Certain categories of information, whether commercial or personal, can be incredibly valuable. In particular, a business idea that has the potential to revolutionise the market can constitute important and commercially sensitive information that should form the subject matter of a non-disclosure agreement if the idea is expected to be shared with third parties.
In a business context, NDAs are useful in helping organisations protect their sensitive commercial information, intellectual property and trade secrets. It is important to protect these for many reasons, but primarily because the protection of this information prevents the disclosure of valuable commercial know-how to competitors and minimises the risk of business losses.
This article will present a brief overview of NDAs and why an organisation needs to have an NDA in place when developing an app, especially if it plans to outsource the development to mobile app development companies.
What is an NDA?
A non-disclosure agreement (NDA), also known as a confidentiality agreement, is a legal agreement, typically between two parties, that prevents one, both or all of the parties involved from disclosing confidential information to third parties or the use of the information for an unauthorised purpose. For start-ups, in particular, an NDA is an important legal document on which they should seek legal advice.
The obligations in the non-disclosure agreement are usually imposed for a defined period of time, apply only to clearly defined information and cease to have effect in certain circumstances - for example, where the information protected under the NDA is made public.
An NDA is effective because it is legally binding and is an enforceable legal contract. The breach of its terms will mean that the innocent party can pursue legal remedies including damages.
NDAs can be used in many different business contexts. For example, businesses often enter into mutual NDAs with potential partners in order to protect sensitive commercial information that may be disclosed by both parties throughout the partnership.
Using an NDA means that the business can disclose confidential information about its software and its processes to a third party for a particular purpose, like web or mobile app development, while ensuring that the third party is contractually obliged to keep the information confidential.
An NDA also prohibits the receiving party from using the information for unauthorised purposes. In the context of app development, this means the web or mobile app development company to whom the project is outsourced cannot use the information given to it by its client for the purpose of developing the app itself for its own financial gain.
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Why is it important to have an NDA in place when developing an app?
Mobile and web applications start out as ideas. For companies that don't have in-house software developers, external developers often have to be called in. When a business develops an idea for an app and outsources the work required to execute the idea to freelancers or to app development companies, it is prudent to have a non-disclosure agreement in place to ensure that the software behind the app is not shared with third parties or with the business's competitors, especially where the app is particularly novel or uses new features.
In these situations, the business must share its ideas and work on the app to enable the project to be completed. As in any case when confidential information (particularly when this information is commercially sensitive), an NDA should be used to ensure that such information is not leaked or exploited.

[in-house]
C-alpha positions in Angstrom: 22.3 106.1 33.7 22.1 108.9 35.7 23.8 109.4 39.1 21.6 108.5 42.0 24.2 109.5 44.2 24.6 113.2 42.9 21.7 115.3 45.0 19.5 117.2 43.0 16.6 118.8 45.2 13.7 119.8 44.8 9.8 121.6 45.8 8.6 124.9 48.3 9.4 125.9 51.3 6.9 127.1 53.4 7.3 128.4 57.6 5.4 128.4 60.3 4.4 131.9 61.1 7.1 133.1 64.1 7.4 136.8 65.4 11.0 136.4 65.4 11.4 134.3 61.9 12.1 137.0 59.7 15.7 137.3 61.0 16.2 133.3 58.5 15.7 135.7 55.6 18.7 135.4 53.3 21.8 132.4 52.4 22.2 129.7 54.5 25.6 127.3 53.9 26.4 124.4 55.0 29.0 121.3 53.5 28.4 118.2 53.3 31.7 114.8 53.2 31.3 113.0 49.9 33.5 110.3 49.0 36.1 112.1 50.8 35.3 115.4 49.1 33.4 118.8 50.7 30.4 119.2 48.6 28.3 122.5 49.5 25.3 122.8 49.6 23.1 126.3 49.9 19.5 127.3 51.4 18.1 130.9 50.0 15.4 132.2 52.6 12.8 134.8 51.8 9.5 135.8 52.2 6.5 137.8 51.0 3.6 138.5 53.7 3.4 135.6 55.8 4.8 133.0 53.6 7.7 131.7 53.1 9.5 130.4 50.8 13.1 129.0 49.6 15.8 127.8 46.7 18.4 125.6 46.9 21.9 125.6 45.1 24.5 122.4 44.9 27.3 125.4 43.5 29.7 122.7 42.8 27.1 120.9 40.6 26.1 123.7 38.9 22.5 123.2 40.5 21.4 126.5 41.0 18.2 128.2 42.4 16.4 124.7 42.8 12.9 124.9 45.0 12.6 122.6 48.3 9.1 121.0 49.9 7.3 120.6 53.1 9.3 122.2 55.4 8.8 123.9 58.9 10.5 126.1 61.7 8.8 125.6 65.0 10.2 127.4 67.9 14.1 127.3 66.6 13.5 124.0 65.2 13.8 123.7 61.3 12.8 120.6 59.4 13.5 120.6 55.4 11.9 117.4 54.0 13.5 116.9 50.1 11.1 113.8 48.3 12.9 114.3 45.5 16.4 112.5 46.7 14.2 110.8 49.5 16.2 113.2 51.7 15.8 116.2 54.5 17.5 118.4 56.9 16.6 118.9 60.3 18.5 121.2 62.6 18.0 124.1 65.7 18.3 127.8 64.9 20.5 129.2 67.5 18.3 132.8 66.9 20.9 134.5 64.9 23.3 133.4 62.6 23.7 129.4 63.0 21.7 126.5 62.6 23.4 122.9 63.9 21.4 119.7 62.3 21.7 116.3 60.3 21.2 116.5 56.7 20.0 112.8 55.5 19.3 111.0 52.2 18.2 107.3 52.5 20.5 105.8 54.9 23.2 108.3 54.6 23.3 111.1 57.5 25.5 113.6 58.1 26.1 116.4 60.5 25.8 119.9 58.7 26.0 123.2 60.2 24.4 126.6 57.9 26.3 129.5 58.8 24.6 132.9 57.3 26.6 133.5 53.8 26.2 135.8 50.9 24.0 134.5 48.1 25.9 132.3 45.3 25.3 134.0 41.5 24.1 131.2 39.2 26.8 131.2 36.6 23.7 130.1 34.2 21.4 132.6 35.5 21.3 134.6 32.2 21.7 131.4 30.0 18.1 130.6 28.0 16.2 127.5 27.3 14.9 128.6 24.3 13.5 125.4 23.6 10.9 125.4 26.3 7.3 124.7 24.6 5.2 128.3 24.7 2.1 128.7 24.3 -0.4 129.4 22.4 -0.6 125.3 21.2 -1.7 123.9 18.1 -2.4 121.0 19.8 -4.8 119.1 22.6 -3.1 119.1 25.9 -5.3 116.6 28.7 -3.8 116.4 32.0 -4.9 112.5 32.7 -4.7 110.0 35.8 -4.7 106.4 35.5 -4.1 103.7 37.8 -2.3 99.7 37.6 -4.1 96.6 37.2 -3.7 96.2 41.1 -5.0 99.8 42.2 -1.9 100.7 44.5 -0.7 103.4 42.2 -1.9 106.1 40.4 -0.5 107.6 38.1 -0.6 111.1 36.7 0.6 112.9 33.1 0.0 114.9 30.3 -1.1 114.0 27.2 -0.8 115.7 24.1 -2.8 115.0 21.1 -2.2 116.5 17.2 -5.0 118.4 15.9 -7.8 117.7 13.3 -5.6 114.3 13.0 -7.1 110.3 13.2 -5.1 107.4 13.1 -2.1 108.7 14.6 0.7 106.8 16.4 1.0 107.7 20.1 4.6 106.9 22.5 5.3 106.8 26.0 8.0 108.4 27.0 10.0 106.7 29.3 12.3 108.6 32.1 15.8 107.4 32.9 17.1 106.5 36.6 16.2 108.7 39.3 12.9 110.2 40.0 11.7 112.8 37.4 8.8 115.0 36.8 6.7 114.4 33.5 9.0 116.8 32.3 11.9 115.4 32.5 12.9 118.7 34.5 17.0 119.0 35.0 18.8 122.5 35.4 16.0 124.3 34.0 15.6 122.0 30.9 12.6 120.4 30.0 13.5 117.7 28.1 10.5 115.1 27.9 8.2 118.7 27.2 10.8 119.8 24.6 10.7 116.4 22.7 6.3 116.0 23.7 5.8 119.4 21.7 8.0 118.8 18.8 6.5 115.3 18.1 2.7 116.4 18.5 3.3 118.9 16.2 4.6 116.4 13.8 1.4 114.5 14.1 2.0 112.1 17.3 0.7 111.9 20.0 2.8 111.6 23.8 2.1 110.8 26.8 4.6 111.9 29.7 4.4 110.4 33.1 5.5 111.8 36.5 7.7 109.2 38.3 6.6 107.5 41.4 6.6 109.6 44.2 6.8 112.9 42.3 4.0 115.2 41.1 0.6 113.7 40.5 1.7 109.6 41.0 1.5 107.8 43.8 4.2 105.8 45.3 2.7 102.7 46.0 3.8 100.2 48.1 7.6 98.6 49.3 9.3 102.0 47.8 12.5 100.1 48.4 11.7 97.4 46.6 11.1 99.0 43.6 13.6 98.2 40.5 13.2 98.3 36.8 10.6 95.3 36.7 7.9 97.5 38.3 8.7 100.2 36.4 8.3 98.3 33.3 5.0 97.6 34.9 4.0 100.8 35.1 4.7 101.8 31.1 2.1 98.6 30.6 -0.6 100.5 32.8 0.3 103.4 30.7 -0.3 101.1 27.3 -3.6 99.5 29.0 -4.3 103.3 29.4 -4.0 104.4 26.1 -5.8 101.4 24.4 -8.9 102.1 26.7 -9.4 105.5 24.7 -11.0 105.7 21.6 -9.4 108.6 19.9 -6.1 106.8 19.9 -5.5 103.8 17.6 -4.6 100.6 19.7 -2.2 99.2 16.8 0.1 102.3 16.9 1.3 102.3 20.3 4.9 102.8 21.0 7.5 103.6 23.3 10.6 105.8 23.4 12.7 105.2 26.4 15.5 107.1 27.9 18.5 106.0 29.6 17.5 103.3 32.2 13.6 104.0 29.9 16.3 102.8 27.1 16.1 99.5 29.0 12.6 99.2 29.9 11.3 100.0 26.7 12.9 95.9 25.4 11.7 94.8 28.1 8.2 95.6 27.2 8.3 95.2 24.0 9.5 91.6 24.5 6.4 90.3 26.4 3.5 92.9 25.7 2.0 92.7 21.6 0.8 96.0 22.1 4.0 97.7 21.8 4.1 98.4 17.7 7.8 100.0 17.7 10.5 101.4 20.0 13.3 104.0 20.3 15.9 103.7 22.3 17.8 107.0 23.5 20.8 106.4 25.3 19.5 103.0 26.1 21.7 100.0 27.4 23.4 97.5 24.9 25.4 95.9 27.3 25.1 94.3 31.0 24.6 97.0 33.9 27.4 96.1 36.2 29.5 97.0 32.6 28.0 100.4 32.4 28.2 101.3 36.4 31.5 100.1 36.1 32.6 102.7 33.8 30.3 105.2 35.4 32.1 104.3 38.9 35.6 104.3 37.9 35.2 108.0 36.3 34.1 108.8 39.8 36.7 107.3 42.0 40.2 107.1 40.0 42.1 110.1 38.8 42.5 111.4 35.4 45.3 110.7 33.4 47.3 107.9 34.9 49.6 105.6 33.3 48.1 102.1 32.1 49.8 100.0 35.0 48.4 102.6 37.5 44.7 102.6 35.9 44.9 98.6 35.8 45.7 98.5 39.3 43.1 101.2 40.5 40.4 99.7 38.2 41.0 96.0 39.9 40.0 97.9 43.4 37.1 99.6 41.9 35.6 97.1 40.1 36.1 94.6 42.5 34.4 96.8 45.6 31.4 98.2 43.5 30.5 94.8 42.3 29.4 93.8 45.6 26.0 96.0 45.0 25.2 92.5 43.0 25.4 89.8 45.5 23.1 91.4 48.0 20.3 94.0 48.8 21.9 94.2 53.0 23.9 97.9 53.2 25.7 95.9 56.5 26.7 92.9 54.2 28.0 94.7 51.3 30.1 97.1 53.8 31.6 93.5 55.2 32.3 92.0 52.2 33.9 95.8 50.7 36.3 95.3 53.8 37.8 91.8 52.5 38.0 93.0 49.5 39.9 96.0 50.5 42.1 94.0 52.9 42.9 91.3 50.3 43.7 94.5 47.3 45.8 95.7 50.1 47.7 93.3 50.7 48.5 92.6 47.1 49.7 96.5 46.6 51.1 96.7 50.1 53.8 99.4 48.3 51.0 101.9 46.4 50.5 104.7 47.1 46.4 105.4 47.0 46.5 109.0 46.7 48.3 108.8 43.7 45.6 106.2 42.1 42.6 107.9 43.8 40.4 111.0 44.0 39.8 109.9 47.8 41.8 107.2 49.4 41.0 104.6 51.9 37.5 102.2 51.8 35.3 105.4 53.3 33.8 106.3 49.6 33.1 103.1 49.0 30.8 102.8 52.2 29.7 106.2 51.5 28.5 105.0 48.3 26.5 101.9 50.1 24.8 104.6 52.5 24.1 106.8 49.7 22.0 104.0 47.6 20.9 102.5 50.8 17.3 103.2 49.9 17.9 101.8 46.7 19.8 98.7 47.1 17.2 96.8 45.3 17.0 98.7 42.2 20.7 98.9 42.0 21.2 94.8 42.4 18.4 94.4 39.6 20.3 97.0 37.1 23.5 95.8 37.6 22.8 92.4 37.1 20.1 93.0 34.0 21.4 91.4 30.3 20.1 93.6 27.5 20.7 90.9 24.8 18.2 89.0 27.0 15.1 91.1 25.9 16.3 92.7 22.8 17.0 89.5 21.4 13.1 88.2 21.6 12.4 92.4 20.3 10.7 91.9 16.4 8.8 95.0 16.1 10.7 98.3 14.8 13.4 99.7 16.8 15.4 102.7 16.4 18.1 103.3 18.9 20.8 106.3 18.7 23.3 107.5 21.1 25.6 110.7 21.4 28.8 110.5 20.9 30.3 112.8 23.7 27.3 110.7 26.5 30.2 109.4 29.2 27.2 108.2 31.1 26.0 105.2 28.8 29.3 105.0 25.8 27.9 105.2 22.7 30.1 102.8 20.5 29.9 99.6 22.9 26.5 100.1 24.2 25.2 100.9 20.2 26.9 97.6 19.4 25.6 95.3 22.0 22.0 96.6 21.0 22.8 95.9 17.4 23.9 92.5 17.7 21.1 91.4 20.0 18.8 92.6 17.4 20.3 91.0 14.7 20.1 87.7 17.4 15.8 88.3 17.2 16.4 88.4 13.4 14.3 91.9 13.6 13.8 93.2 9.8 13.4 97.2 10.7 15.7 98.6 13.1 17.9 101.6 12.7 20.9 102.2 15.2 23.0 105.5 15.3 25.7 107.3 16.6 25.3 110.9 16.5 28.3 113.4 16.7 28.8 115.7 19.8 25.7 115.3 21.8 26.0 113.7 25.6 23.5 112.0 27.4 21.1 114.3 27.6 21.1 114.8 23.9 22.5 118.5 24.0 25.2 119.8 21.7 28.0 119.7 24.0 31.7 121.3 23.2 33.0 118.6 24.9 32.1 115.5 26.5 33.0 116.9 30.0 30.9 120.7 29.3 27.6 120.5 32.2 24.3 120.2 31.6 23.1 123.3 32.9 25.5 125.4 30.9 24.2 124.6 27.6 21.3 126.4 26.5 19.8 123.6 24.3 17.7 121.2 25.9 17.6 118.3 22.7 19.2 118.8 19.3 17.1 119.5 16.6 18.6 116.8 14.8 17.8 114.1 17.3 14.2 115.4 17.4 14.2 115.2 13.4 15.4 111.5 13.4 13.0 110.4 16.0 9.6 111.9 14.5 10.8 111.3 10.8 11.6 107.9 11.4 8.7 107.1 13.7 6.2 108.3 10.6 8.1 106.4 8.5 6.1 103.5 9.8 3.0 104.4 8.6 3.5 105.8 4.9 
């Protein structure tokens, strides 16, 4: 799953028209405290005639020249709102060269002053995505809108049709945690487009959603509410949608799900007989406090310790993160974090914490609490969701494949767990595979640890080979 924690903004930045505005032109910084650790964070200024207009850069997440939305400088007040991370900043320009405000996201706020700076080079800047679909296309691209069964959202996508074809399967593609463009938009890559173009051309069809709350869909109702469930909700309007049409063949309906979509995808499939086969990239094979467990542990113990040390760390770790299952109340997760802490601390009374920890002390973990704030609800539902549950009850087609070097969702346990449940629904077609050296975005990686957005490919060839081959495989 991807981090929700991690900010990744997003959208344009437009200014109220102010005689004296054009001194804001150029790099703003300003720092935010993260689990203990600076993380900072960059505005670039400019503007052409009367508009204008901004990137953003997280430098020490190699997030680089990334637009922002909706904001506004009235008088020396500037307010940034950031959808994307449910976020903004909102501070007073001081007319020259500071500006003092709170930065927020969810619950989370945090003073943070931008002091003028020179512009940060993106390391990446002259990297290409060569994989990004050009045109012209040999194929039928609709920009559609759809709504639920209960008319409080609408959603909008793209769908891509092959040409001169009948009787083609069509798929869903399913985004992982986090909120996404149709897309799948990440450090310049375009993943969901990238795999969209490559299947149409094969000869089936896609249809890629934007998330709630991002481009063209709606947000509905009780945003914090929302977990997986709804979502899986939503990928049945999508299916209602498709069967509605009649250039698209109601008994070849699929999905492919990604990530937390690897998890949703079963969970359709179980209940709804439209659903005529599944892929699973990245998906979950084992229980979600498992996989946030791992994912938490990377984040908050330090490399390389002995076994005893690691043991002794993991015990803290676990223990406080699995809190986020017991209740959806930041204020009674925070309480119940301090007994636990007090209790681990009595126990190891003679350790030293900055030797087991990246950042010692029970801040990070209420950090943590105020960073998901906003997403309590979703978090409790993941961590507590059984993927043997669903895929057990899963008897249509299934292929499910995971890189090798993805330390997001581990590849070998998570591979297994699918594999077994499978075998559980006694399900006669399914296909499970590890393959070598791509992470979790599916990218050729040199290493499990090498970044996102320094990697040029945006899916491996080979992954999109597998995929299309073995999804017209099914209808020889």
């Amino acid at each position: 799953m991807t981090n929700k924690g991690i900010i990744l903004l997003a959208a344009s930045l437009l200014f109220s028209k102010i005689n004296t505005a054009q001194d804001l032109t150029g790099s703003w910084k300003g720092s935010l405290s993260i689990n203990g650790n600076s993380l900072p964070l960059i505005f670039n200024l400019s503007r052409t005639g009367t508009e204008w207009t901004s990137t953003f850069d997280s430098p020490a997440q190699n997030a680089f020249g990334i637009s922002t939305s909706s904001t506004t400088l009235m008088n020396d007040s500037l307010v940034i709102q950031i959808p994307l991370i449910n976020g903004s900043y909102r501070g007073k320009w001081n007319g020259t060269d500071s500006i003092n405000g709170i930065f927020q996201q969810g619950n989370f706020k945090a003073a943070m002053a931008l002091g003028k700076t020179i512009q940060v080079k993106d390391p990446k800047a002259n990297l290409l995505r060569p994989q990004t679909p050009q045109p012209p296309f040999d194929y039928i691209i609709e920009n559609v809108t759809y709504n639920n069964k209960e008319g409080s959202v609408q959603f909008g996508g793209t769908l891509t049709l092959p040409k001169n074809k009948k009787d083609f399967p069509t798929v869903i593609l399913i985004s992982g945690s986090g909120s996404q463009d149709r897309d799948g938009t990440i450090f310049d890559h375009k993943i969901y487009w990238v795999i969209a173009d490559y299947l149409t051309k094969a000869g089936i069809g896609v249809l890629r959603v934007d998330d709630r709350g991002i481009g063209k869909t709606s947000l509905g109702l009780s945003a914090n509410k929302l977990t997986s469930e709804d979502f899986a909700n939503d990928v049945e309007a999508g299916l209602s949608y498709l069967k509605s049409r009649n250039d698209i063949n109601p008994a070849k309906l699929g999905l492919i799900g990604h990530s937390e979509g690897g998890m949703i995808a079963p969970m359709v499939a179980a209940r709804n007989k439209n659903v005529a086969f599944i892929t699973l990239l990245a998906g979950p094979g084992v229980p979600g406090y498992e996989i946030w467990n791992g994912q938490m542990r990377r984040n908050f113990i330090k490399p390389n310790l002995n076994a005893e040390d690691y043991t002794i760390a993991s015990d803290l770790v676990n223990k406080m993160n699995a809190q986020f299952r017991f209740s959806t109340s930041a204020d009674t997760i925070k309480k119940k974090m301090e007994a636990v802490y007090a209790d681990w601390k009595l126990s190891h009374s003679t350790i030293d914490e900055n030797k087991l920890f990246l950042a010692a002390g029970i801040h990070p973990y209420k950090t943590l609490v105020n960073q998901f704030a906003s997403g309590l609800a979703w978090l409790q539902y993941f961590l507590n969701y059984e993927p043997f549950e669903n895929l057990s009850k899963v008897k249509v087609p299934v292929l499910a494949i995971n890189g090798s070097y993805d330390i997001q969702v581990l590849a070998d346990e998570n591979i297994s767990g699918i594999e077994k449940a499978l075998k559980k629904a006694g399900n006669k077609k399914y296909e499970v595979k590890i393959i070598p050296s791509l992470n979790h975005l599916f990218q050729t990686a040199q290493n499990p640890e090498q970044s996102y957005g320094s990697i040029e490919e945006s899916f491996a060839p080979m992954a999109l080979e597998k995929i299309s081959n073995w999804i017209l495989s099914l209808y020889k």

The use of NDAs in this context ensures that the idea behind the app, and the app itself, are protected. Start-ups must appreciate this and make good use of non disclosure agreements whenever they must share confidential information, as when information is shared with potential investors.
The NDA should also be signed to ensure that the business's competitors don't become aware of the mobile app idea (and the software behind it) and exploit this information for their own gain, thus costing the business its competitive edge.
Important considerations and key terms
While each organisation's NDAs will be unique (depending on the exact nature of the information to be protected and the authorised uses of that information), the format of NDAs is generally standardised and imposes standard obligations on the recipient party - not to discuss the subject matter of the NDA with a third party and not to use the information in an unauthorised manner.
Most NDAs will typically centre on the following:
- Which parties are bound by the agreement?
- The definition of "confidential information" i.e. exactly what information is to be kept confidential
- The consequences of a breach
The disclosing party must be clear about the exact purpose for which the receiving party can use the information, and must ensure that the confidential information to be protected is set out as specifically as possible in the NDA.
The bottom line
Keeping confidential information safe and secure by using an NDA often means an organisation can retain its competitiveness and prevent any losses that may follow the disclosure of sensitive commercial information. Using an NDA when appropriate also ensures that a company's intellectual property, trade secrets and important business ideas remain confidential.
How do I make an NDA?
An NDA can be created on a contracting platform such as Legislate by answering a few simple questions and choosing the key terms of your agreement. The NDA can be signed and sent to the other party to sign on Legislate as well. Unlike getting templates online, Legislate guarantees NDAs which are up-to-date with the law, lawyer-reviewed and simple to understand. You can read our tutorial on NDAs.
If you want to learn more about NDAs download our free contract handbook for more information.